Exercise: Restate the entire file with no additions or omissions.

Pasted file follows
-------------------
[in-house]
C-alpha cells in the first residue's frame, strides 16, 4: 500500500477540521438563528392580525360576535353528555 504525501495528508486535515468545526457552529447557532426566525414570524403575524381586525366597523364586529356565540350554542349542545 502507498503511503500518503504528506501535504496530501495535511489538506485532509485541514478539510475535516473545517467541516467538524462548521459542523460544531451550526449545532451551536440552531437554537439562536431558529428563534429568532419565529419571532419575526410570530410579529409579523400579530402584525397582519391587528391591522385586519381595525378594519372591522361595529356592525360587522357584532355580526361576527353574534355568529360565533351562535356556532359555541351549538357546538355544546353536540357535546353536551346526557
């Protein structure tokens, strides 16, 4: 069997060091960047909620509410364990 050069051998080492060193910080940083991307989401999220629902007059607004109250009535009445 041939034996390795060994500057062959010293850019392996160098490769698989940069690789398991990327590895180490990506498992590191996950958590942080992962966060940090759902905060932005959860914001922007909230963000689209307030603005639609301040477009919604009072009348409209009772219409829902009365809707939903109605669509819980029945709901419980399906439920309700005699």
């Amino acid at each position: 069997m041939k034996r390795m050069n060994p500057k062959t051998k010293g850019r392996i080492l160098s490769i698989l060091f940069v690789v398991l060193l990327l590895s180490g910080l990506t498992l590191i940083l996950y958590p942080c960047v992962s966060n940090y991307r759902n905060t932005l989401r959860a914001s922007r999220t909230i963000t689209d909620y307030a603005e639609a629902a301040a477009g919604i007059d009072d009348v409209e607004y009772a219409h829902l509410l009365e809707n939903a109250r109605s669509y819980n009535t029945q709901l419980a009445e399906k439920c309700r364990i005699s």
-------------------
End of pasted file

[in-house]
C-alpha cells in the first residue's frame, strides 16, 4: 500500500477540521438563528392580525360576535353528555 504525501495528508486535515468545526457552529447557532426566525414570524403575524381586525366597523364586529356565540350554542349542545 502507498503511503500518503504528506501535504496530501495535511489538506485532509485541514478539510475535516473545517467541516467538524462548521459542523460544531451550526449545532451551536440552531437554537439562536431558529428563534429568532419565529419571532419575526410570530410579529409579523400579530402584525397582519391587528391591522385586519381595525378594519372591522361595529356592525360587522357584532355580526361576527353574534355568529360565533351562535356556532359555541351549538357546538355544546353536540357535546353536551346526557
């Protein structure tokens, strides 16, 4: 069997060091960047909620509410364990 050069051998080492060193910080940083991307989401999220629902007059607004109250009535009445 041939034996390795060994500057062959010293850019392996160098490769698989940069690789398991990327590895180490990506498992590191996950958590942080992962966060940090759902905060932005959860914001922007909230963000689209307030603005639609301040477009919604009072009348409209009772219409829902009365809707939903109605669509819980029945709901419980399906439920309700005699």
């Amino acid at each position: 069997m041939k034996r390795m050069n060994p500057k062959t051998k010293g850019r392996i080492l160098s490769i698989l060091f940069v690789v398991l060193l990327l590895s180490g910080l990506t498992l590191i940083l996950y958590p942080c960047v992962s966060n940090y991307r759902n905060t932005l989401r959860a914001s922007r999220t909230i963000t689209d909620y307030a603005e639609a629902a301040a477009g919604i007059d009072d009348v409209e607004y009772a219409h829902l509410l009365e809707n939903a109250r109605s669509y819980n009535t029945q709901l419980a009445e399906k439920c309700r364990i005699s």